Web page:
Stabenow Statement Following Discovery of Asian Carp eDNA in Lake Erie
Six Positive Asian Carp eDNA Samples First Ever in Great Lakes
U.S. Senator Debbie Stabenow, author of the Stop Invasive Species Act signed by President Obama last week, made the following statement after the discovery of Asian carp eDNA in Lake Erie - the first ever discovered in the Great Lakes.
"This alarming discovery underscores the need for action now to stop Asian carp and other invasive species from devastating our Great Lakes and the hundreds of thousands of Michigan jobs that depend on them. Temporary fixes have proven inadequate and evidence of this dangerous invasive species is now being detected for the first time in the Great Lakes. The new law I authored with Congressman Camp requires the Army Corps of Engineers to act quickly to prevent the destruction of the Great Lakes ecosystem, which is critical to our Michigan way of life."
The latest eDNA report indicates 6 positive samples out of a total of 417 samples taken from Lake Erie in August, 2011. The 6 positive hits are the first samples of Asian carp eDNA found within the Great Lakes. These findings come in the wake of a May, 2012 complete shutdown of the electric barriers in the Chicago area waterway system. The barriers, meant to keep the Asian carp out of the Great Lakes, partially failed again in June.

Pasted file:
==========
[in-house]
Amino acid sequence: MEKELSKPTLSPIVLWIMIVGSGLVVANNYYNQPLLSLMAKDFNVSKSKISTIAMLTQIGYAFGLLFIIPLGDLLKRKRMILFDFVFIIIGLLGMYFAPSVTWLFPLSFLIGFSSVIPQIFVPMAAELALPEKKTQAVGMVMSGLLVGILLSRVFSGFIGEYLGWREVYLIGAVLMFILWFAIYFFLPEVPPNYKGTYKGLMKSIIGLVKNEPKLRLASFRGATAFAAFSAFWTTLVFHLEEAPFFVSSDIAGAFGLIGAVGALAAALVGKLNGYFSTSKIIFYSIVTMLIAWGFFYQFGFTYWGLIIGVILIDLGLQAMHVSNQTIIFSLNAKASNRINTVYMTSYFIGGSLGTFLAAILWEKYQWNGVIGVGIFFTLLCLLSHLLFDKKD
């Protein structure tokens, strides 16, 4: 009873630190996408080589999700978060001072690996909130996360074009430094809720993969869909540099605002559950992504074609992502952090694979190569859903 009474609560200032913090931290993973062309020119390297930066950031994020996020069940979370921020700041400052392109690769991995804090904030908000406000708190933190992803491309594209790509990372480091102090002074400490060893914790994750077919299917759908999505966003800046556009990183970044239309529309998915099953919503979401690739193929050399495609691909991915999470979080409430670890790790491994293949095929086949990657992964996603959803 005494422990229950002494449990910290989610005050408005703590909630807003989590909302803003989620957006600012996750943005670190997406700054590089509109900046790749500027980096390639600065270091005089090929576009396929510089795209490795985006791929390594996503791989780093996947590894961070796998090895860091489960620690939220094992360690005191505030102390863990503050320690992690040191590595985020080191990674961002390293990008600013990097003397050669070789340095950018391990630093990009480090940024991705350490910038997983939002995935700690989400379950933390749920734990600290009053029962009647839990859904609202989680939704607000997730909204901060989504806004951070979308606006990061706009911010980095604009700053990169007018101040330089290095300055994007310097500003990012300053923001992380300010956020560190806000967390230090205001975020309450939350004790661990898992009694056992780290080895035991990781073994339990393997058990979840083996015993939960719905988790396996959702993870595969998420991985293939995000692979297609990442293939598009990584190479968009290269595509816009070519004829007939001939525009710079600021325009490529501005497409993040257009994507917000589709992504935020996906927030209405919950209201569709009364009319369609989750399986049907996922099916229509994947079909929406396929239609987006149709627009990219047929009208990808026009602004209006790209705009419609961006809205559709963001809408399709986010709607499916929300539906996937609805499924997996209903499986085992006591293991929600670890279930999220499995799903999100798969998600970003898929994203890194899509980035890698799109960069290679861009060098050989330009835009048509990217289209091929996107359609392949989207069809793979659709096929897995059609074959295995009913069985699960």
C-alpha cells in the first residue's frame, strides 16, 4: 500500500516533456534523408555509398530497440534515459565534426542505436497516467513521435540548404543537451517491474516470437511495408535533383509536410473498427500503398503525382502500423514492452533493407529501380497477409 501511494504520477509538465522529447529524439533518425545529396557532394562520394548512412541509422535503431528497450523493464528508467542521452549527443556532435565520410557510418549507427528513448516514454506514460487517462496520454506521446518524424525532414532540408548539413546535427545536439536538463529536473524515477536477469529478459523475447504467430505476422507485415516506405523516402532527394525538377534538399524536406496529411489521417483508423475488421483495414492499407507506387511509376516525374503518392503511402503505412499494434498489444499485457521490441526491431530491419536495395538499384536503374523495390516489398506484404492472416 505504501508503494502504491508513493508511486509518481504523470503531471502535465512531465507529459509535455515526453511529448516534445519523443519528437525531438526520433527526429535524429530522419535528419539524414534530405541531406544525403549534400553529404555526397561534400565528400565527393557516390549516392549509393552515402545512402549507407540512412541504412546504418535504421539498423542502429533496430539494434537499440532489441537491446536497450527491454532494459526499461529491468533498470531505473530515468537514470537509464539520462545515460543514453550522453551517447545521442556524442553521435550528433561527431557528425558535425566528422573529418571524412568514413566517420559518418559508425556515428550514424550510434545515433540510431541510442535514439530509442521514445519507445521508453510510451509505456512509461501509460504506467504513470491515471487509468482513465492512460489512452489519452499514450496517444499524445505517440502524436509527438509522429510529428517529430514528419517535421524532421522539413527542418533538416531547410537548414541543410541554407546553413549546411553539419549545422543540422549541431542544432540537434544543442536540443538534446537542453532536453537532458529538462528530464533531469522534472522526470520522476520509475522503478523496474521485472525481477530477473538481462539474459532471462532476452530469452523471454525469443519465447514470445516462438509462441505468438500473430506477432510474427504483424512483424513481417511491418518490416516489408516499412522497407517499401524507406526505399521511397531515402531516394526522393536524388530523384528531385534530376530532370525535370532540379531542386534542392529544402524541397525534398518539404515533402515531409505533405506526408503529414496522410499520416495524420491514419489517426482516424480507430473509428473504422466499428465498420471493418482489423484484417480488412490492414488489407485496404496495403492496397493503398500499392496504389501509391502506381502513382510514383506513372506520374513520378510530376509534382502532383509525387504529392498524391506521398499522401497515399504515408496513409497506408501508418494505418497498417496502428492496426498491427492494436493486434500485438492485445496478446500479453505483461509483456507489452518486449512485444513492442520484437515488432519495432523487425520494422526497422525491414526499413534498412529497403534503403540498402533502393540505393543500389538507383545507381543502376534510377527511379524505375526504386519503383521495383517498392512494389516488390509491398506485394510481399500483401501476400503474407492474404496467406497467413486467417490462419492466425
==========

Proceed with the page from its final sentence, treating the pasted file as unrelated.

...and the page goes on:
The Stop Invasive Species Act, written by Sen. Stabenow and Congressman Dave Camp, was signed into law last week by President Obama. The law requires the expedited creation of a plan to block Asian carp from entering the Great Lakes through a number of rivers and tributaries across the Great Lakes region. The U.S. Army Corps of Engineers is required to submit to Congress an expedited action plan with options for stopping Asian carp from penetrating the Great Lakes across 18 possible points of entry. The law requires the Army Corps to submit a progress report to Congress and the President within 90 days of the law's enactment, leaving 83 days for the Corps to finish their report. The full plan would need to be completed within 18 months, meaning the Corps would have to complete its work in 2013.
After Stabenow and Camp introduced their legislation, the Army Corps voluntarily said they would begin work on a plan for permanent solutions for stopping Asian carp.